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Floral nectary anatomy and ultrastructure in mycoheterotrophic plant, Epipogium aphyllum Sw. (Orchidaceae).

Święczkowska E, Kowalkowska AK - ScientificWorldJournal (2015)

Bottom Line: The floral analysis provides strong evidence to conclude that nectar is secreted on the upper surface of pink-coloured papillate ridges and epidermal (adaxial) cells at different place in spur, especially at the apex.The nectar secretion is not dependent on the colour form of E. aphyllum blooming shoots.The floral biology and ultrastructure differ from mycoheterotrophic plants known up to date.

View Article: PubMed Central - PubMed

Affiliation: Department of Plant Taxonomy and Nature Conservation, University of Gdansk, Wita Stwosza 59, 80-308 Gdańsk, Poland.

ABSTRACT
Epipogium aphyllum is a European-Asian obligatory mycoheterotrophic orchid containing no chlorophyll. Flowers are not resupinate with a sack-shape spur and cordate lip, which is divided into two parts: the basal (hypochile) and distal one (epichile). The floral analysis provides strong evidence to conclude that nectar is secreted on the upper surface of pink-coloured papillate ridges and epidermal (adaxial) cells at different place in spur, especially at the apex. The exudation on papillae has been observed through the entire anthesis and it has been stained on polysaccharides, proteins, and lipids. The dense cytoplasm of papillae contains profuse endoplasmic reticulum, plentiful vesicles (bigger ones with tannin-like materials), numerous mitochondria, sometimes dictyosomes, starch grains, and plastids with tubular structures. The large electron-dense bodies in cell walls are structurally the same as tannin-like materials from vesicles that are in contact with plasmalemma. The rupture of thin layer of swelled cuticle is caused by pressure of gathered substances exuded due to granulocrine secretion. The idioblasts with raphides occur mainly in tepals tissue. The dynamic changes of the nectar exudation, released through endocrine secretion, have been noticeable during the anthesis: both on the lip and inside the spur. The nectar secretion is not dependent on the colour form of E. aphyllum blooming shoots. The floral biology and ultrastructure differ from mycoheterotrophic plants known up to date.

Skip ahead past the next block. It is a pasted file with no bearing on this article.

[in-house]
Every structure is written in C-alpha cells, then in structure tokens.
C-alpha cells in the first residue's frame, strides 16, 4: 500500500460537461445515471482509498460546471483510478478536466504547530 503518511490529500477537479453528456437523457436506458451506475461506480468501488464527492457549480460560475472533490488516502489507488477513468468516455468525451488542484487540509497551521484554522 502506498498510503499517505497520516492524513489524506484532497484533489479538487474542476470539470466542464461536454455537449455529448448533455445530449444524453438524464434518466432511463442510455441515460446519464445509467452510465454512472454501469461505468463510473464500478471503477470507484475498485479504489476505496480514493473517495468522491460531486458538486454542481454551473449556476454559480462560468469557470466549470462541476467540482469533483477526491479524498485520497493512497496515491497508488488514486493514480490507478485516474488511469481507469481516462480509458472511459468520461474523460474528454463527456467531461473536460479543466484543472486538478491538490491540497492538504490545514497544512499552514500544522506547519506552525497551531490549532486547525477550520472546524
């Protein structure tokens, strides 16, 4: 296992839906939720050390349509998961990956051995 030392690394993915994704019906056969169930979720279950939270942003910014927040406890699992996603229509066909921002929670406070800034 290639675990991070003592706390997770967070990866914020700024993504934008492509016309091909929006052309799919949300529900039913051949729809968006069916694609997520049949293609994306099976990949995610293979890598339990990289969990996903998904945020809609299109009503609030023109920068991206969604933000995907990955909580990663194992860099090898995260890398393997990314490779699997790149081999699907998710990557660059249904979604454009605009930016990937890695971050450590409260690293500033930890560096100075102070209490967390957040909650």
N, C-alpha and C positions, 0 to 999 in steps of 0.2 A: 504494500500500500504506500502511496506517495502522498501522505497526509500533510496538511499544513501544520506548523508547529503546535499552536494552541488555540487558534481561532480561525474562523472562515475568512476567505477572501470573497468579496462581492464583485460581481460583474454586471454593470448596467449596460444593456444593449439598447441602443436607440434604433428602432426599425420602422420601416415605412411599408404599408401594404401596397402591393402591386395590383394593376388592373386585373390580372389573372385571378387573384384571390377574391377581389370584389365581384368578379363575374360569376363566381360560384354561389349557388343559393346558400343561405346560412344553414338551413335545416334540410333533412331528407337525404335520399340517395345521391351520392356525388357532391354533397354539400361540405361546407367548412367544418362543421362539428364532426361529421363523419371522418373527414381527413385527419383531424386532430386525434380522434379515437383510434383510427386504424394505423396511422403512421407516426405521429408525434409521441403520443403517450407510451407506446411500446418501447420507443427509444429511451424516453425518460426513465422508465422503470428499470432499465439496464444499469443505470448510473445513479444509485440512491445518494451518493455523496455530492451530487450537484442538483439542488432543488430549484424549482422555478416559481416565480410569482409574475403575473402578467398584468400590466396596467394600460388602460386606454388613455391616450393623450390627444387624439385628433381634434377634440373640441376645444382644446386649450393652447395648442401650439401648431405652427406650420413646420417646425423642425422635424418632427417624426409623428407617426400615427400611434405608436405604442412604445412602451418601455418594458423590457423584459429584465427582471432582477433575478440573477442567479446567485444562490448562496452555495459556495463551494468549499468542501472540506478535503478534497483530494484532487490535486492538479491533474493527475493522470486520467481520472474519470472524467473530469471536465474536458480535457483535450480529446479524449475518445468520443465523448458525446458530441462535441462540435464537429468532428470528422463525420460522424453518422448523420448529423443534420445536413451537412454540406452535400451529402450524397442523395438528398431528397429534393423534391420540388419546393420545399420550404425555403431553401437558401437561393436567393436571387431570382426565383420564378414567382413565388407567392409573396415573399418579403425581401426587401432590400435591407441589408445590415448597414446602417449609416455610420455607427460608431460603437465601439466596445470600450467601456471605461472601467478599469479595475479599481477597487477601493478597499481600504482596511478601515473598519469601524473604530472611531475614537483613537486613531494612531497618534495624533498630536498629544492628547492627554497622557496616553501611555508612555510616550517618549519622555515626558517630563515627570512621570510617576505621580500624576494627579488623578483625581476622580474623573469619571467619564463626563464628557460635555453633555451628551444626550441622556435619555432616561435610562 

No MeSH data available.


Related in: MedlinePlus

SEM studies of lip on the 8th day of anthesis. (a) Cordate epichile with papillate ridges. (b) Rounded (often sunken) cells from the furrow. (c) Rounded cells close to margin without secretions. (d) Papillate ridges with multicellular outgrowths. (e) Papillae with the cuticle swellings (arrows) at their backsides and secretion at their apices. (f) Secretion at the apex of papilla.